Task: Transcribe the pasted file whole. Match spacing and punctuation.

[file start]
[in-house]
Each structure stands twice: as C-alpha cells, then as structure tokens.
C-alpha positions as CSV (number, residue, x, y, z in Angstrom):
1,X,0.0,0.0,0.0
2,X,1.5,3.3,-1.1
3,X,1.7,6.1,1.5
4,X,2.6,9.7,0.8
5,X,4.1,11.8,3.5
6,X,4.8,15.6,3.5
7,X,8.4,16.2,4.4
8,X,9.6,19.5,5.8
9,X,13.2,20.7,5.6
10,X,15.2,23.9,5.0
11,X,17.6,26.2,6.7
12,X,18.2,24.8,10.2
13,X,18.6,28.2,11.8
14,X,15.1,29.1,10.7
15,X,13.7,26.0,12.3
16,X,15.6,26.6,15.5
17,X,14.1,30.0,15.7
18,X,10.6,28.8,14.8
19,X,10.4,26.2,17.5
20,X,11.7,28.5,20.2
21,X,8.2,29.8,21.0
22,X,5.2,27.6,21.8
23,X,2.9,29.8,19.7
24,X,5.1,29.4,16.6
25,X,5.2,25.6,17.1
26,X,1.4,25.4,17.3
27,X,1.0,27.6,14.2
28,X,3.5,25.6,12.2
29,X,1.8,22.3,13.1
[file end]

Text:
[in-house]
Each structure stands twice: as C-alpha cells, then as structure tokens.
C-alpha positions as CSV (number, residue, x, y, z in Angstrom):
1,X,0.0,0.0,0.0
2,X,1.5,3.3,-1.1
3,X,1.7,6.1,1.5
4,X,2.6,9.7,0.8
5,X,4.1,11.8,3.5
6,X,4.8,15.6,3.5
7,X,8.4,16.2,4.4
8,X,9.6,19.5,5.8
9,X,13.2,20.7,5.6
10,X,15.2,23.9,5.0
11,X,17.6,26.2,6.7
12,X,18.2,24.8,10.2
13,X,18.6,28.2,11.8
14,X,15.1,29.1,10.7
15,X,13.7,26.0,12.3
16,X,15.6,26.6,15.5
17,X,14.1,30.0,15.7
18,X,10.6,28.8,14.8
19,X,10.4,26.2,17.5
20,X,11.7,28.5,20.2
21,X,8.2,29.8,21.0
22,X,5.2,27.6,21.8
23,X,2.9,29.8,19.7
24,X,5.1,29.4,16.6
25,X,5.2,25.6,17.1
26,X,1.4,25.4,17.3
27,X,1.0,27.6,14.2
28,X,3.5,25.6,12.2
29,X,1.8,22.3,13.1